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I’m executor of my brother’s estate….how do I deal with all of his digital assets?

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Unfortunately for executors, there is not much guidance to be gleaned from the law when it comes to dealing with a deceased’s digital assets. Quite simply, the law has not kept up with the rapid pace of technology in relation to what an executor should or should not do with a person’s digital assets upon their death.

That being said, drawing upon what the law does say with respect to how an executor is required to deal with the deceased’s assets and what we know about digital assets in general, here are the steps an executor should take with respect to the deceased’s digital assets:

Steps for Dealing with a Deceased’s Digital Assets

Step one:

Secure all of the deceased’s digital devices including computers, tablets, smartphones, etc.. It is more than likely that these devices contain personal information. As such, an executor would be responsible for keeping this personal information private and for protecting it against identity theft.

Step two:

Make a detailed inventory of all of the deceased’s digital assets and accounts. This would include those devices secured in step one as well as computer files, digital photographs, and online accounts including PayPal, email and social media. A thorough review of the deceased’s personal papers and a search of his or her browser history can help uncover what digital accounts he or she had. Contact the lawyer who prepared the deceased’s Will as he or she may have information in the file as to what digital assets and accounts the deceased owned when the Will was signed.

Step three:

Make an inventory of all of the deceased’s usernames and passwords. But before accessing any of the deceased’s accounts, the terms of all service agreements entered into by the deceased must be carefully reviewed. The agreement may specify that only the account holder can access the account. This means that even if an executor is aware of the deceased’s username and password, using them to access the account would be a breach of the service agreement for which the executor could be held personally liable.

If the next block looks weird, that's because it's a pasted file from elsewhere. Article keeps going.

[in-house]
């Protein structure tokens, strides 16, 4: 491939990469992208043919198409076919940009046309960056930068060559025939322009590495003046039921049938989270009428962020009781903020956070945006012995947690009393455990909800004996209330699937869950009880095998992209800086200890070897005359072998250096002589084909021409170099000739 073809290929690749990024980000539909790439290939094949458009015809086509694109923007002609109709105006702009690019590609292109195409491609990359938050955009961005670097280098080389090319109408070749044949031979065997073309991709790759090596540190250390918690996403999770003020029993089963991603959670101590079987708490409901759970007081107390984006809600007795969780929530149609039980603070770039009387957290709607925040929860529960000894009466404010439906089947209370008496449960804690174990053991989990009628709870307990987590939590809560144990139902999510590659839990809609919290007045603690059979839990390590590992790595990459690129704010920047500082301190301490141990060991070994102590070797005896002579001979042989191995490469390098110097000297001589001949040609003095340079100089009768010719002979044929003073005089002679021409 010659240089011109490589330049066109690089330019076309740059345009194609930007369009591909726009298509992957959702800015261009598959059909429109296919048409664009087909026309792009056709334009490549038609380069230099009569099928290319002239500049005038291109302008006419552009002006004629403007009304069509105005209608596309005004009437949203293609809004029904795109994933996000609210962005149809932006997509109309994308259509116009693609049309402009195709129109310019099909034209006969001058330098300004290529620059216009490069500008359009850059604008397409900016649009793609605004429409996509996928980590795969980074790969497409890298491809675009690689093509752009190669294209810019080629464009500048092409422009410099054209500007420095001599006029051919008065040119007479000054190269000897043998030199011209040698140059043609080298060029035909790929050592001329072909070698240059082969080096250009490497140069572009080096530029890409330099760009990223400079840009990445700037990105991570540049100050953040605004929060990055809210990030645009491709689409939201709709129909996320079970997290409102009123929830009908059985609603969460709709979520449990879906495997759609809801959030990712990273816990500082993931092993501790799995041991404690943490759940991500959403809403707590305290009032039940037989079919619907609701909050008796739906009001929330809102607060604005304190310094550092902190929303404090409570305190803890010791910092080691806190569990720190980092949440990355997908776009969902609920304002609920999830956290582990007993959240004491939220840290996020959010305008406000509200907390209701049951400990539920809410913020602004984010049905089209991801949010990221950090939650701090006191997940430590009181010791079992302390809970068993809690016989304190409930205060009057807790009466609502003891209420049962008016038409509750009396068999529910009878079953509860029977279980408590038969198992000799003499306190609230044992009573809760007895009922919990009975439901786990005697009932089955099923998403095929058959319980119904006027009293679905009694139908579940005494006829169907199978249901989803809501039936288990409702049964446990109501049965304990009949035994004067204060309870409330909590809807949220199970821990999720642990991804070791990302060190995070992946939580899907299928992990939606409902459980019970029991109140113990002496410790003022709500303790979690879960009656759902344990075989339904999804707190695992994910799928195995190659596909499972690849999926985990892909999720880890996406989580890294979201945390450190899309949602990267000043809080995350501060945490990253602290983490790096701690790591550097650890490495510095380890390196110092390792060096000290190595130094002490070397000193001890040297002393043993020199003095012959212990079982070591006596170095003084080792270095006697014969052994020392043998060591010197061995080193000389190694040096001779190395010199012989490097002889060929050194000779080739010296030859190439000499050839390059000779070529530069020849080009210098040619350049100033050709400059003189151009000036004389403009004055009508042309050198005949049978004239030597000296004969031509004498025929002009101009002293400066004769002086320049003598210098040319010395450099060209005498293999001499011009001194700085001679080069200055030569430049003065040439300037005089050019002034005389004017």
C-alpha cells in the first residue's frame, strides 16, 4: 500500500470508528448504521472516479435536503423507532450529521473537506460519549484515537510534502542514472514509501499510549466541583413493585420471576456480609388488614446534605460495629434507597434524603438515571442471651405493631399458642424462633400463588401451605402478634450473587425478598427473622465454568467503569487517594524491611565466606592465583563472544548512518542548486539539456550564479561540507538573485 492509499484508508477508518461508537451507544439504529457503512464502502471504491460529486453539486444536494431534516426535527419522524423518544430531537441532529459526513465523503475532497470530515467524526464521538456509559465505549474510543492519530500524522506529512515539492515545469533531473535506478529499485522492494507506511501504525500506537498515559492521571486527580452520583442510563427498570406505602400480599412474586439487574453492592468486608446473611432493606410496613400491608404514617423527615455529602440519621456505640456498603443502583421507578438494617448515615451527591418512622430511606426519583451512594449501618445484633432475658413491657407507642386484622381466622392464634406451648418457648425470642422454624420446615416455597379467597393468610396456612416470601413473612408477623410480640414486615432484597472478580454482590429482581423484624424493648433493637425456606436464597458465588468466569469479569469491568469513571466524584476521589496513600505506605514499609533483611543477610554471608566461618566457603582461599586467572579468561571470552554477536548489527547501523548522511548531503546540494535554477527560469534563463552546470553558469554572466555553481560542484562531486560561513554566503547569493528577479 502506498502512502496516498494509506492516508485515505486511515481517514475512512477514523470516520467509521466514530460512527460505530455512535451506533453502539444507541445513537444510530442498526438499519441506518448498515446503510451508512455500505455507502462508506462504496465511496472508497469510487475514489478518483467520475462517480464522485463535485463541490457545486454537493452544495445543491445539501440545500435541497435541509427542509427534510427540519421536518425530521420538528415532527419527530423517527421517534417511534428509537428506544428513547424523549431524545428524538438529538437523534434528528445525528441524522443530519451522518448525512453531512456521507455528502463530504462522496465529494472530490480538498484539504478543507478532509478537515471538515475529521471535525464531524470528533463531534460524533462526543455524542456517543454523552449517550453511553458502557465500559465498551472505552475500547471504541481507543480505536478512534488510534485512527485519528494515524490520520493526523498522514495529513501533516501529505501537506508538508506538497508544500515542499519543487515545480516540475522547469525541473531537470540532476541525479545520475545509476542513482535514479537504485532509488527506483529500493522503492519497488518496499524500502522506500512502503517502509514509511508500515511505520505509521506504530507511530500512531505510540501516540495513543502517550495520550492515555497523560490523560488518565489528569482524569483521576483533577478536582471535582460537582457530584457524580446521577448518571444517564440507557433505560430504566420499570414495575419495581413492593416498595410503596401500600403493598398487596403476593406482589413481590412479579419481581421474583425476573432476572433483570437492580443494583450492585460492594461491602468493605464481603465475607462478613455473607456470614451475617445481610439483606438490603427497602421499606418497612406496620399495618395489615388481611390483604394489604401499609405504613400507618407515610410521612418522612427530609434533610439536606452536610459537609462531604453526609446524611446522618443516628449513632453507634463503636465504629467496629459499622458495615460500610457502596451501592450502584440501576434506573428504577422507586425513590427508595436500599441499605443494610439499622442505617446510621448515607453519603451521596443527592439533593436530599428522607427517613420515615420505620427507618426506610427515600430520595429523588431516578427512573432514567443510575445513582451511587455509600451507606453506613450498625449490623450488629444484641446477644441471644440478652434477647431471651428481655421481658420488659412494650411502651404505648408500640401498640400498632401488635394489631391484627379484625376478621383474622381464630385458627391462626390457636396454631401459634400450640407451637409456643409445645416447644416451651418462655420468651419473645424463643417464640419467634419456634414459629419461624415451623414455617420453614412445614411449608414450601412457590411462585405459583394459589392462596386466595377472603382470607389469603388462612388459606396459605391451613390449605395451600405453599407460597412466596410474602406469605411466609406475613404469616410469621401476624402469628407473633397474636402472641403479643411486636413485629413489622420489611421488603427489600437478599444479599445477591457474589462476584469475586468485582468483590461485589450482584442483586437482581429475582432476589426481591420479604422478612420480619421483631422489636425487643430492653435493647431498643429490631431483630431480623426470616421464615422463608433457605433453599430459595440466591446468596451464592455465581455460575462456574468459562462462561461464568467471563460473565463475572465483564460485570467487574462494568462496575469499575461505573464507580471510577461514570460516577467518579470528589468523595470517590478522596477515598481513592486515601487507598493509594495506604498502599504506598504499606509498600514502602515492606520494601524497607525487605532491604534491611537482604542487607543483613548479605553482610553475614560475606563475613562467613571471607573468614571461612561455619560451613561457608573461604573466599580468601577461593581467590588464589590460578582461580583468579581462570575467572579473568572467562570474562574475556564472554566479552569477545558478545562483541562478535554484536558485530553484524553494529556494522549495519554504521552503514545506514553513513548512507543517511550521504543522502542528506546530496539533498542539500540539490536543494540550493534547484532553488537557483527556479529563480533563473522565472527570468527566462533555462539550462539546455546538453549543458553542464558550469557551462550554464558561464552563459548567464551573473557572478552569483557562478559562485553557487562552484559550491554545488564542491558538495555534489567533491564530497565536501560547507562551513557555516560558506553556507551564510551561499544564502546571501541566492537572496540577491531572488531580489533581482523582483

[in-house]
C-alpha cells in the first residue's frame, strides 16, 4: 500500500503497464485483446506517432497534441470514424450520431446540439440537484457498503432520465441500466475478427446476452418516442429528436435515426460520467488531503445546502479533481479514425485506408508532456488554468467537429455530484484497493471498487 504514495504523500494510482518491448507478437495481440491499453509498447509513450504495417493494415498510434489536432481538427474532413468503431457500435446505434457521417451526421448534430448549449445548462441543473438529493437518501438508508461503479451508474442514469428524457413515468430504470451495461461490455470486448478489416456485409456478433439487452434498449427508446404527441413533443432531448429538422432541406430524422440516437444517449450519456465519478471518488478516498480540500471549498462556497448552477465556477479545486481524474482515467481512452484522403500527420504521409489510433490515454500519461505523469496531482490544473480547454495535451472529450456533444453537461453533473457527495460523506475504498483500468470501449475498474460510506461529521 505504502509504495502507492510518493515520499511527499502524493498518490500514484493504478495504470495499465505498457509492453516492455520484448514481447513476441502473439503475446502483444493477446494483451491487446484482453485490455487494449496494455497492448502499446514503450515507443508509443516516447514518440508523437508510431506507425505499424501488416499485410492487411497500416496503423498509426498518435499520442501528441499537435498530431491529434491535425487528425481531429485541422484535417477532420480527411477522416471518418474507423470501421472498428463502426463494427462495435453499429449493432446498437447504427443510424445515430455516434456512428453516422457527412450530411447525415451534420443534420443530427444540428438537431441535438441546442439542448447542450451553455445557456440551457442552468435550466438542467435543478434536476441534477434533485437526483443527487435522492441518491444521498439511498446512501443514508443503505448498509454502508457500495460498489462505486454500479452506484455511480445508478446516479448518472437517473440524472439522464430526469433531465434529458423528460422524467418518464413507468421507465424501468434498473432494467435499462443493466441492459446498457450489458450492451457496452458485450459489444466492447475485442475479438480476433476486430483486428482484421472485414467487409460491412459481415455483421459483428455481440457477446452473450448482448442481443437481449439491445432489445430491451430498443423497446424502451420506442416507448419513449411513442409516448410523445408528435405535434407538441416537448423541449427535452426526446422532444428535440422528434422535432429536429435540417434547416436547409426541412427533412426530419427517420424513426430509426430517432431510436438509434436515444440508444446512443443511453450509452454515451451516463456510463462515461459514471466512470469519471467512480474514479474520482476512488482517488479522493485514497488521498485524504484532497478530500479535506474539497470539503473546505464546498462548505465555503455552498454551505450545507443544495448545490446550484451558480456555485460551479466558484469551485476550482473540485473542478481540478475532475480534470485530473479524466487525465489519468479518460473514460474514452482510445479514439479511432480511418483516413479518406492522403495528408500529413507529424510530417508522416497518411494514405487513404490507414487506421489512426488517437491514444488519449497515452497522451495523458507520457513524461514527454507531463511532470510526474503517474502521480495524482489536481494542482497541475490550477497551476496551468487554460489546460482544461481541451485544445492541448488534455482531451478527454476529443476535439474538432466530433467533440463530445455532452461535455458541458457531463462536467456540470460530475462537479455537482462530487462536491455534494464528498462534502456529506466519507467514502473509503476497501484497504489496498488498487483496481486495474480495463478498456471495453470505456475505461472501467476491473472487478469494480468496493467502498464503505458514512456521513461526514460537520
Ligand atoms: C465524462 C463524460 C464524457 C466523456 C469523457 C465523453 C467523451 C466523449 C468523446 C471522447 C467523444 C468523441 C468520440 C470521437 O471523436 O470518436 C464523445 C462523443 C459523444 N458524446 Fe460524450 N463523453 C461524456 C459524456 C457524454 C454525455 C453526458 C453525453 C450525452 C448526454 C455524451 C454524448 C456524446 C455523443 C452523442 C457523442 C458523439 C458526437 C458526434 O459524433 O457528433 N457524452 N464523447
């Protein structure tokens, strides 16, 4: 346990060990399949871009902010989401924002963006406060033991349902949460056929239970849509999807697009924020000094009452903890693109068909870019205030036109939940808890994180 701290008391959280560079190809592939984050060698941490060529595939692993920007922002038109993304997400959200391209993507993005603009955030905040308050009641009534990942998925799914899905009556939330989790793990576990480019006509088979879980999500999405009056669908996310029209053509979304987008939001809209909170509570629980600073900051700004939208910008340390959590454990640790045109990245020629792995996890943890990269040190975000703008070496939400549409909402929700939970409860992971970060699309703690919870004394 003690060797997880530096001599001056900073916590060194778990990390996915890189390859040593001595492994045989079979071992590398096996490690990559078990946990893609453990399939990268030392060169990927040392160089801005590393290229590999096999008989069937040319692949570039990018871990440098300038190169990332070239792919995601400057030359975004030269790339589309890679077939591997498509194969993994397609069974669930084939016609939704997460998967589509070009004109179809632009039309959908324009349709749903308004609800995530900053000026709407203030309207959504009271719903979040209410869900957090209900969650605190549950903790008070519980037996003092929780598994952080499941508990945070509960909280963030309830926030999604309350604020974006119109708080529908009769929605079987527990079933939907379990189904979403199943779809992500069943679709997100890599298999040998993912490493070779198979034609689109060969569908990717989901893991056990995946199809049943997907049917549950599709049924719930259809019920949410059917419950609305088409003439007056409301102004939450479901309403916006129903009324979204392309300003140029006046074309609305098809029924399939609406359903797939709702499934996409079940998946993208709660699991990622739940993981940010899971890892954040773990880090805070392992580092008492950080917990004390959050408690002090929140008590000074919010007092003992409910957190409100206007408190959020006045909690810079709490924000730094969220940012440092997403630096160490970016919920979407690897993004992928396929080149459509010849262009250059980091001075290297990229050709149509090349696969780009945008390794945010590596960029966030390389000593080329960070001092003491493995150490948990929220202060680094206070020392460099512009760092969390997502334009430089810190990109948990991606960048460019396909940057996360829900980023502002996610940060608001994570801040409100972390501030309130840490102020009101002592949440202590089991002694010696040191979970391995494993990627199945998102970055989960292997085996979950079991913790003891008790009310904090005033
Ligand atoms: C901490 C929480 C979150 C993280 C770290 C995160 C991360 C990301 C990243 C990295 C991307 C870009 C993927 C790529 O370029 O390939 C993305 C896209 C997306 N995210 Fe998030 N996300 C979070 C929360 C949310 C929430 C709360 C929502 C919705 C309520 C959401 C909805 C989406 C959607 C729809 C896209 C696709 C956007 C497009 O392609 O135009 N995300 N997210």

Step four:

Review the deceased’s Will for any clauses relating to his or her digital property. Look for any gifts of specific digital assets as well as any authority or power granted to the executor to access the deceased’s digital accounts. Even if the Will gives the executor the explicit authority to access digital accounts, with a view to reducing an executor’s personal liability, a better option would be to use that authority to request the contents of the digital account from the service provider. As mentioned in the previous step, an executor who accesses a deceased’s digital account may be in breach of the service agreement

Step four:

Contact each service provider and take all necessary steps to retrieve the deceased’s account information and/or ensure the information is deleted and all of the digital accounts are closed. Many service providers have policies regarding what steps need to be taken and what documents they will require in order to delete the contents of the account and close the account of a deceased account holder.

Step five:

Any digital device not gifted to a specific beneficiary would form a part of the deceased’s household goods. Before transferring a digital device to a beneficiary or selling it, ensure that the browsing history, files, and any passwords stored on the device itself are completely deleted.

At any step in the process, if questions arise or you are not sure what to do next, contact professionals who have the experience you require, whether it be in estates or dealing with digital assets and accounts.

Reproduction of this blog is permitted if the author is credited.  If you have questions or if you would like more information, please call us at 613 836-9915. This blog is not intended to be legal advice but contains general information.  Please consult a lawyer or other professional to determine how the information in this blog might apply to you.

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